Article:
In April 1876, Frederick Douglass delivered a celebrated oration at the unveiling of the Freedmen’s Monument in Washington, D.C., a statue that depicted Abraham Lincoln conferring freedom on a kneeling slave. “No man,” the great black abolitionist remarked, “can say anything that is new of Abraham Lincoln." This has not in the ensuing 130 years deterred innumerable historians, biographers, journalists, lawyers, literary critics and psychologists from trying to say something new about Lincoln. Lincoln has always provided a lens through which Americans examine themselves.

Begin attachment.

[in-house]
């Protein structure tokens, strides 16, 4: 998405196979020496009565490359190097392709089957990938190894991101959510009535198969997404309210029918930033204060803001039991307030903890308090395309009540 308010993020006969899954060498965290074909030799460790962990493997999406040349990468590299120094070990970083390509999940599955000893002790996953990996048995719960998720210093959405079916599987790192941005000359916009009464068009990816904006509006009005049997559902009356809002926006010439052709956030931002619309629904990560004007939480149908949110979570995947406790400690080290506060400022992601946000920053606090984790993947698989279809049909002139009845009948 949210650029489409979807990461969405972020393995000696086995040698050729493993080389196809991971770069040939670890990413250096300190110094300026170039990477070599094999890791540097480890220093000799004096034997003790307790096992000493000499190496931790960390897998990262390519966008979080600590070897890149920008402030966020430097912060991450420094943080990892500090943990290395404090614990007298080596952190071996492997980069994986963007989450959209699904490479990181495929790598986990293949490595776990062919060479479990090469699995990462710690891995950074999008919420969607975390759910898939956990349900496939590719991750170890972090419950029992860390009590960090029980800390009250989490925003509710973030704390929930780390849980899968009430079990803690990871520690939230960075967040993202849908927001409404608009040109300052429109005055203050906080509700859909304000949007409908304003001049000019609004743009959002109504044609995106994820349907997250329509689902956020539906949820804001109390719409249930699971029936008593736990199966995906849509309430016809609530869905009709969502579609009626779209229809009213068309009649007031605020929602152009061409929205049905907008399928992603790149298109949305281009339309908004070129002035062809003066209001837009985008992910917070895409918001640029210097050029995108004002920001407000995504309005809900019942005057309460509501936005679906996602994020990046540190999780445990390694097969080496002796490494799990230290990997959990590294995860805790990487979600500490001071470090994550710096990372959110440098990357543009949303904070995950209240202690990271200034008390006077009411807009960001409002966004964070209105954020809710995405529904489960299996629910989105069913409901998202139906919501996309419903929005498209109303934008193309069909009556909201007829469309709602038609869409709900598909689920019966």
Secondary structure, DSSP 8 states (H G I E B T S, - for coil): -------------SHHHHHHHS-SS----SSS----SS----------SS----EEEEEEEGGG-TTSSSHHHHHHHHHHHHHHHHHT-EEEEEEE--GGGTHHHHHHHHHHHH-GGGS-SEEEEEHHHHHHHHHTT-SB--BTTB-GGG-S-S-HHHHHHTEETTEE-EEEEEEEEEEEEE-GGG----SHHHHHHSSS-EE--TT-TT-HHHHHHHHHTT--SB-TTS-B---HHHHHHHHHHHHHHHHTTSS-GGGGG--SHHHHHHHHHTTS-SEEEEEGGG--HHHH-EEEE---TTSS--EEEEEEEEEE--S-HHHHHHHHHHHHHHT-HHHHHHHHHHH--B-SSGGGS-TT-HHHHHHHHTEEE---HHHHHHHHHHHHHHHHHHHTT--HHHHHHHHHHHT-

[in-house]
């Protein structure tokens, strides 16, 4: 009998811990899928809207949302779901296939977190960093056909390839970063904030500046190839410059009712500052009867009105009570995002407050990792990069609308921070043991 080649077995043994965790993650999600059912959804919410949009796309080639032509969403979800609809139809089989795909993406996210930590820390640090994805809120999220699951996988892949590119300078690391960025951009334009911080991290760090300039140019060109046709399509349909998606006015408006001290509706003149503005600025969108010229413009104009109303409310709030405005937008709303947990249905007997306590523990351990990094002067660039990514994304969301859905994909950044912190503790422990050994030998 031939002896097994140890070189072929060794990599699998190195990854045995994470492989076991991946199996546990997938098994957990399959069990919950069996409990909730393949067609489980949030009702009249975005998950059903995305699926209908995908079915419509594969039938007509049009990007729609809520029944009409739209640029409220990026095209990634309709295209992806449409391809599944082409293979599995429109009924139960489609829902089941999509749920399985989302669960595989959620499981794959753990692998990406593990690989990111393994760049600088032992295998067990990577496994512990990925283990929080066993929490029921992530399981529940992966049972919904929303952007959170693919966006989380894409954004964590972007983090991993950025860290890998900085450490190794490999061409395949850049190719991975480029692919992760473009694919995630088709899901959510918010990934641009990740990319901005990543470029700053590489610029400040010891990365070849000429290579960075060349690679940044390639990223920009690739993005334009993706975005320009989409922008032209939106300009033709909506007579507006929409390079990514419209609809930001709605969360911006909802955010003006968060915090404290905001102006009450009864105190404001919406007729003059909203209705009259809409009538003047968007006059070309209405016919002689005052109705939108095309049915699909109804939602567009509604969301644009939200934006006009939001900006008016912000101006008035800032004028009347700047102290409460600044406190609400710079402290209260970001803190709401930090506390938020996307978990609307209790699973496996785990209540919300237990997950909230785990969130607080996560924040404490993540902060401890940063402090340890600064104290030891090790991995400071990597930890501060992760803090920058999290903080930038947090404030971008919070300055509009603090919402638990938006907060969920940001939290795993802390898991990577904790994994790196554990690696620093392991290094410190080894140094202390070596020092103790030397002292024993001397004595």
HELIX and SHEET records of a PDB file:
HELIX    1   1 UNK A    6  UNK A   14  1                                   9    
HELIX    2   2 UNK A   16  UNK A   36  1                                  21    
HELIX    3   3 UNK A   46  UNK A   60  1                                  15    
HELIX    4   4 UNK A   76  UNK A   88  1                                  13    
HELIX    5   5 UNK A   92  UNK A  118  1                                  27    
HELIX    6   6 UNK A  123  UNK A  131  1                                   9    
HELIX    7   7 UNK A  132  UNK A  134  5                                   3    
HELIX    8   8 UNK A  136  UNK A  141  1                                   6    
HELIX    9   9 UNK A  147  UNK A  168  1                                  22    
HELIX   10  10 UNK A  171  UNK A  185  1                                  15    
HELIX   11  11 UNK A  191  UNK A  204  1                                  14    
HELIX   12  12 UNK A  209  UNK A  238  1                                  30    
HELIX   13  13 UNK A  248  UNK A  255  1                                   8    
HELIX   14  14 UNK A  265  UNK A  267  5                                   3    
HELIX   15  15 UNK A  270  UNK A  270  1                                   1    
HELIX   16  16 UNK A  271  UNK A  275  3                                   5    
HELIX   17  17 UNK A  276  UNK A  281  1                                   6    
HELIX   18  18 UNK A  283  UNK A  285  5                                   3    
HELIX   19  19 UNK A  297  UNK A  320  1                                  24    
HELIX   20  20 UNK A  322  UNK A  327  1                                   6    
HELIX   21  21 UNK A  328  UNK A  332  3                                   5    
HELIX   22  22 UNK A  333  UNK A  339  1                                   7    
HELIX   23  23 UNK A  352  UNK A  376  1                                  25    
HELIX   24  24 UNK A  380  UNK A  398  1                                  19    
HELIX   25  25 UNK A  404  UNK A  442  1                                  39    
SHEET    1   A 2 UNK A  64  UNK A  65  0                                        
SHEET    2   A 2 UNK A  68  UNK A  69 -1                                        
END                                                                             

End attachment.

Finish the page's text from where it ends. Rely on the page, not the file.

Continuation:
"The Fiery Trial: Abraham Lincoln and American Slavery,"
The Chautauqua Journal: Vol. 2
, Article 5.
Available at: https://encompass.eku.edu/tcj/vol2/iss1/5